Articles categorized as:

Leadership

  • April 1, 2019Growing Tomorrow’s Leaders

    Teachers seek students. Students seek teachers. There is a natural synergy in the teaching-learning relationship. The traits that describe the best teacher and the best student are similar: open mindedness, willingness to challenge, hunger for growth and solid preparation to name a few. Take a look at the best mentors, coaches, professors, advisors and counselors in your life. What do they have in common? Consider these qualities when building your team.

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  • December 6, 2017Values-driven Decision Making

    Change takes many forms. You can grow or shrink. You can give or take. You can fight or flee. You can accept or reject. You can attract or repel. You can be honest or lie. You can feed or starve. You can keep trying or give up. You can engage or resist. You can take a risk or play it safe. Each choice unfolds into a different future. What’s the role of your values?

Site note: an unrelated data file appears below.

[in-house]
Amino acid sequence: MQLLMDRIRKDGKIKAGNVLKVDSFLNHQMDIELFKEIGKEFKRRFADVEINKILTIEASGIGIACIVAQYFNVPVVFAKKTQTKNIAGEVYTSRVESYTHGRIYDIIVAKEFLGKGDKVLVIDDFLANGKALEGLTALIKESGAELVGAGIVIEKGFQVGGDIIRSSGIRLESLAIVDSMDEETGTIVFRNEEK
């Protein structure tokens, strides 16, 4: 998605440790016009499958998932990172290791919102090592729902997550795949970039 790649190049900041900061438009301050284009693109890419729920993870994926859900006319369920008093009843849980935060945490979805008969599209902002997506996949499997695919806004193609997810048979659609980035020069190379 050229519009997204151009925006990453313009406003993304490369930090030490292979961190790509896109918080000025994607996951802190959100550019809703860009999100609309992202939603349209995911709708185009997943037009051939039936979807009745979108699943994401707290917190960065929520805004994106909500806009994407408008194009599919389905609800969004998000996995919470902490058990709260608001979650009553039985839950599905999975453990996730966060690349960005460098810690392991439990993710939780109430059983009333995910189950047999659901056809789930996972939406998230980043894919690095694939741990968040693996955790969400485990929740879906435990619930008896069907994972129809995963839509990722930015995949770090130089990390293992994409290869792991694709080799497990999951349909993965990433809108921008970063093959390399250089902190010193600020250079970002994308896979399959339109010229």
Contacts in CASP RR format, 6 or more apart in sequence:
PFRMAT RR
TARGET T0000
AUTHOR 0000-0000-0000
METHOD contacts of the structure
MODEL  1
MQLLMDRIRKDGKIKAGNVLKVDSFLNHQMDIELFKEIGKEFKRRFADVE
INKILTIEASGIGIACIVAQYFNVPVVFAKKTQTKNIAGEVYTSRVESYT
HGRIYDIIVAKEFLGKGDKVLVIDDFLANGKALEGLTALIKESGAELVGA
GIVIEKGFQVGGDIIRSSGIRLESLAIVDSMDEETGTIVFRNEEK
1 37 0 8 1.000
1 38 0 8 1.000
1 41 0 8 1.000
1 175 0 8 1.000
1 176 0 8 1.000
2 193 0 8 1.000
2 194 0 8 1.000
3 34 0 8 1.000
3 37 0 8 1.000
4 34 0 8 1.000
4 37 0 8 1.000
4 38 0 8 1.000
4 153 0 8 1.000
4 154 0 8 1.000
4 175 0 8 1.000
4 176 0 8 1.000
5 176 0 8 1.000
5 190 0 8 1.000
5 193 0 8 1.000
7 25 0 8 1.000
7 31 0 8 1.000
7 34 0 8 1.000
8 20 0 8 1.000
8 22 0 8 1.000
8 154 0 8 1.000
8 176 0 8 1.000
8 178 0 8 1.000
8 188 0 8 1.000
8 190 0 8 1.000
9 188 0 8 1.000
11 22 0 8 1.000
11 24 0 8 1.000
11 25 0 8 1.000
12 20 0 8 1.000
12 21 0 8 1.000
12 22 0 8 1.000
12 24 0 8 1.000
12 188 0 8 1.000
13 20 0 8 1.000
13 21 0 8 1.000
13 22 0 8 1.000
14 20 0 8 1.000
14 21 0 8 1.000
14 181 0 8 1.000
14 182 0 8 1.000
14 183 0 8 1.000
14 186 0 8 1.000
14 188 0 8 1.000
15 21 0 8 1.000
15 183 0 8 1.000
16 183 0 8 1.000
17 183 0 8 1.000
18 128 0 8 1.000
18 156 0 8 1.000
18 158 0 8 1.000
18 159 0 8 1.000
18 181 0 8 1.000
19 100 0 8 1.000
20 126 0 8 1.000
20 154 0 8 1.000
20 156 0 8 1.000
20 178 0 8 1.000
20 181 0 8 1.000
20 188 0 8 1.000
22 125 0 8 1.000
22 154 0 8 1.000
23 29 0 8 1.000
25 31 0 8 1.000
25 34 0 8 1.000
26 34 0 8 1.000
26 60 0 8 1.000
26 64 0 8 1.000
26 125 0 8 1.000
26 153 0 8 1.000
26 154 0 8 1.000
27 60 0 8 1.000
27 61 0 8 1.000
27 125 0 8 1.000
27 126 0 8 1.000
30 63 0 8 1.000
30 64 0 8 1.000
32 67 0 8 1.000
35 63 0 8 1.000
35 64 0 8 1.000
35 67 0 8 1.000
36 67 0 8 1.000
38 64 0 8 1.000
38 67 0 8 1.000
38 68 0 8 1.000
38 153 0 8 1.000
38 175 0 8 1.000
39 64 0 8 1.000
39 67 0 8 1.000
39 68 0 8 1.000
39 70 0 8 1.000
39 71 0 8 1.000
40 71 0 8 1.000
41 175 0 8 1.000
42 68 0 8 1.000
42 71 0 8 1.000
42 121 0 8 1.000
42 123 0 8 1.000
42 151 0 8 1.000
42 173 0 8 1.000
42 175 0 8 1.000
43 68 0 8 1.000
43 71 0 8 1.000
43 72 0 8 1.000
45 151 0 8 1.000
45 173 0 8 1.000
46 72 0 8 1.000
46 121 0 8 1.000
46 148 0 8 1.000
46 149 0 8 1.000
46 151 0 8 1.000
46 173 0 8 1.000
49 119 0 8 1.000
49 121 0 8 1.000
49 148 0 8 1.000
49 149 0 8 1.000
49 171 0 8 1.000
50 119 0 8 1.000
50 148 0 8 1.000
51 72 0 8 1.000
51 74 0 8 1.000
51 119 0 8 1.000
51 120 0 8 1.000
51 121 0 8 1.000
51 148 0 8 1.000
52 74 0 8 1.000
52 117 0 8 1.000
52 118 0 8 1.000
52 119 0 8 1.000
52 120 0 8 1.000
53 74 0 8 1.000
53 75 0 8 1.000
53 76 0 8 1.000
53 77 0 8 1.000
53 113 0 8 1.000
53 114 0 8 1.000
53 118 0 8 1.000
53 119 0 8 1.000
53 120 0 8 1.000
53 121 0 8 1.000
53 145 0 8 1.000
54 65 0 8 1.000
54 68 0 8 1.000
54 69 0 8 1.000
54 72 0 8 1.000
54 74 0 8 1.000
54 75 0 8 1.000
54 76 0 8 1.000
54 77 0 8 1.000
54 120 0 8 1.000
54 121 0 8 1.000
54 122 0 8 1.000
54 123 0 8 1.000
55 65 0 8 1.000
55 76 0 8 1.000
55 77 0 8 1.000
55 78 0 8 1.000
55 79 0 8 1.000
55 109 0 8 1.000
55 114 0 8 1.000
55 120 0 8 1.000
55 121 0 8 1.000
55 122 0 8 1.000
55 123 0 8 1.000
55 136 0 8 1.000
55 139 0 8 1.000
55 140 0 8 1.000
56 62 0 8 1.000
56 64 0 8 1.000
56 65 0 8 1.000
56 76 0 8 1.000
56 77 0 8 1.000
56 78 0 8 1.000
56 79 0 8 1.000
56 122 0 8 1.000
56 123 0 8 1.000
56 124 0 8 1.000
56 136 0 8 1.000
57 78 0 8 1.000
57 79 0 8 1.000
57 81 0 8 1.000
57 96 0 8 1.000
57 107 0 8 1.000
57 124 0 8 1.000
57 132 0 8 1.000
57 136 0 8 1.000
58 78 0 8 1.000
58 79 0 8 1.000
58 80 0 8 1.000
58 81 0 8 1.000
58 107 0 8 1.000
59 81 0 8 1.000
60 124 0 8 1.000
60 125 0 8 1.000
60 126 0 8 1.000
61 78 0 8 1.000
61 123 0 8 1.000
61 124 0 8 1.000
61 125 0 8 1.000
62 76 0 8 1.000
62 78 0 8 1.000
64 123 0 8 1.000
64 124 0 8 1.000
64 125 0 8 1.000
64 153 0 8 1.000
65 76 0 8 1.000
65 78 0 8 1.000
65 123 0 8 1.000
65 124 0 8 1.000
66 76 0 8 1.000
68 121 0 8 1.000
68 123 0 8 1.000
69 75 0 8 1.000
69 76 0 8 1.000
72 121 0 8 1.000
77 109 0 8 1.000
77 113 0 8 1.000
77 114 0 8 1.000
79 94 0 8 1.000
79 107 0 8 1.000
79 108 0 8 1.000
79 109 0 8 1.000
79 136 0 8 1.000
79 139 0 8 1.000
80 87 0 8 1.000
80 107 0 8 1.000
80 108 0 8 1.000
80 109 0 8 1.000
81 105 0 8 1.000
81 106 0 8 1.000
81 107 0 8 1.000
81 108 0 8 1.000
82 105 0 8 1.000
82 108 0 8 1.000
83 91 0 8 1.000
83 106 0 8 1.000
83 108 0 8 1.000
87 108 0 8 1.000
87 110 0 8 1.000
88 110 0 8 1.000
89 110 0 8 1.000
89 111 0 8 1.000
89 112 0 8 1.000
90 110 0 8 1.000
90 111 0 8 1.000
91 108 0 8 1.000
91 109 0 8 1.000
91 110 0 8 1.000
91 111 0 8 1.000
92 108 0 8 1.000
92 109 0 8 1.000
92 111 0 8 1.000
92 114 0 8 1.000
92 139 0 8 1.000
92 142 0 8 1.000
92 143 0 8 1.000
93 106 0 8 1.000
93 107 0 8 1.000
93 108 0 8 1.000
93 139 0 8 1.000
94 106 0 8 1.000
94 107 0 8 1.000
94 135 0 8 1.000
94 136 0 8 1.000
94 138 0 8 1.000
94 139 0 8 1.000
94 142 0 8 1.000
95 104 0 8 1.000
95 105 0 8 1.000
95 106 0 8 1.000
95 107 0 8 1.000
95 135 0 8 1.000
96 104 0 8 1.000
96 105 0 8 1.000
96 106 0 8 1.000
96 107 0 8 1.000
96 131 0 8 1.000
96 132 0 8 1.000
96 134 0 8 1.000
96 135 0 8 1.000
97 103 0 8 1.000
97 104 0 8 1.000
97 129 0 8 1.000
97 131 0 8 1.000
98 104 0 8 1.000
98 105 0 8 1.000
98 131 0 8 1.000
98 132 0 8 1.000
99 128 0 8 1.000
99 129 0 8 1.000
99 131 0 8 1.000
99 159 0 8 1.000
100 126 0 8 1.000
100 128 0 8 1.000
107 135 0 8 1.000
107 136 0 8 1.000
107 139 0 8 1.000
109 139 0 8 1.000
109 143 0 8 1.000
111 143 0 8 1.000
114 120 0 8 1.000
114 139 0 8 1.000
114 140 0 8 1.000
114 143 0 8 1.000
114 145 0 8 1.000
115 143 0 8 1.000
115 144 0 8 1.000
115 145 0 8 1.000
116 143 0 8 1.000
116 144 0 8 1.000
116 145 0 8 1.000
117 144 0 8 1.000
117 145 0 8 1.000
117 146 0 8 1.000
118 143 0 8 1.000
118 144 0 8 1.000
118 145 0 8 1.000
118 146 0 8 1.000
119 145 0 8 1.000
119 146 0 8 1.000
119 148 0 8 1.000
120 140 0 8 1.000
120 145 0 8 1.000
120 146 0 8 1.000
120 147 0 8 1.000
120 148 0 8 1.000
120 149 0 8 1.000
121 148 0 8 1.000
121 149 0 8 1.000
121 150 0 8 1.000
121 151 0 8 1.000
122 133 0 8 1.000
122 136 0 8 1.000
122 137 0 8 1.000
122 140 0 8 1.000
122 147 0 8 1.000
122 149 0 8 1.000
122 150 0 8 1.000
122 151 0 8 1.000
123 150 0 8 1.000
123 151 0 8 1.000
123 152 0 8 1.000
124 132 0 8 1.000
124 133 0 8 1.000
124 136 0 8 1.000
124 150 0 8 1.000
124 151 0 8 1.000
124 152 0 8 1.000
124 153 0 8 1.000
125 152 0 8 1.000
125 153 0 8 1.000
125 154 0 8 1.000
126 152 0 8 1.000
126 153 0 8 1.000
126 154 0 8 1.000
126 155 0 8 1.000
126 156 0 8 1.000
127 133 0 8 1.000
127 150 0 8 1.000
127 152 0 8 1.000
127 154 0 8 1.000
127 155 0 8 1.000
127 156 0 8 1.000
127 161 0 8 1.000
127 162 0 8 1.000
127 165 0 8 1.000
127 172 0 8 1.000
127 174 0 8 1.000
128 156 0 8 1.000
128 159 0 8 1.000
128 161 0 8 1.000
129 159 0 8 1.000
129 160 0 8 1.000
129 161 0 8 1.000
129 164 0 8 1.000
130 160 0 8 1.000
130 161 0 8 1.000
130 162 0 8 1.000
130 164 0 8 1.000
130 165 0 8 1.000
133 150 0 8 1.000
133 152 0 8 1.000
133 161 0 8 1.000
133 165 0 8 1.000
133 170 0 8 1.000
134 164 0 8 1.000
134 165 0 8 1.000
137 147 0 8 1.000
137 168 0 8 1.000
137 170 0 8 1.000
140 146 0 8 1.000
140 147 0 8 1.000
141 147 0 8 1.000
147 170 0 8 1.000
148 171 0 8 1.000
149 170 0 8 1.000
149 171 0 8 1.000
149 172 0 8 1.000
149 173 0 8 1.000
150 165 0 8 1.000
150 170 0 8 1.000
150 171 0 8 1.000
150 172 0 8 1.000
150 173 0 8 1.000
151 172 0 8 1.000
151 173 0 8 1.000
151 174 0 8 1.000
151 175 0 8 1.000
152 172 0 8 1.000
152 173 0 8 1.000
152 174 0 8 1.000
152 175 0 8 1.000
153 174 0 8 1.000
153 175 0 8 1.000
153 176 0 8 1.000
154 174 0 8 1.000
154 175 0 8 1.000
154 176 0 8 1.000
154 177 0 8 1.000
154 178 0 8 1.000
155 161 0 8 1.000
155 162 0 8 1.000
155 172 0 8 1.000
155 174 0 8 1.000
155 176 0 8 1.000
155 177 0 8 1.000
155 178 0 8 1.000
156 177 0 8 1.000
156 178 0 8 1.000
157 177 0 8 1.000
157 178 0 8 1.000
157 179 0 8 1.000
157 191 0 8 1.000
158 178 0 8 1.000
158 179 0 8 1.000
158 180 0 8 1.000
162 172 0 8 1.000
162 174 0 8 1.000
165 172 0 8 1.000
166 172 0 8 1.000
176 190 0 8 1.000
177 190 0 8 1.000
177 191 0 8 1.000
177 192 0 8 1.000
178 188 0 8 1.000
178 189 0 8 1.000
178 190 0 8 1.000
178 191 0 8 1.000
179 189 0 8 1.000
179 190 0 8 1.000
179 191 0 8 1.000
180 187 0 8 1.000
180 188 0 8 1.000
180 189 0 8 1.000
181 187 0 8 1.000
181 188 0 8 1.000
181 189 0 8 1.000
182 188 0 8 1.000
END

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  • August 8, 2017The Partnership Impact

    The wellness of a team is often determined by the health of the partnerships in leadership. In families, the quality of the marriage has a significant impact on the life of the children. In business, the relationship with the chief executive and his or her operations leaders usually shapes the delivery of the organizational mission. Likewise, dysfunction in these partnerships is the fastest way to undermine a team’s effectiveness. What if you could quickly assess the health or sickness of your most important partnership?

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  • March 21, 2017When Stress Disables Coping

    Effective decision-making is harder under stressful conditions. Our body chemistry mobilizes as if there’s a crisis and the most primitive part of the brain takes over. Rather than calmly weighing options and considering past experiences, we react in the moment at a maturity level we might later regret. Adaptable leaders know how to reboot the central nervous system to maintain poise and clarity. Try these tips the next time your coping is disabled.

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  • November 7, 2016Follow the Leader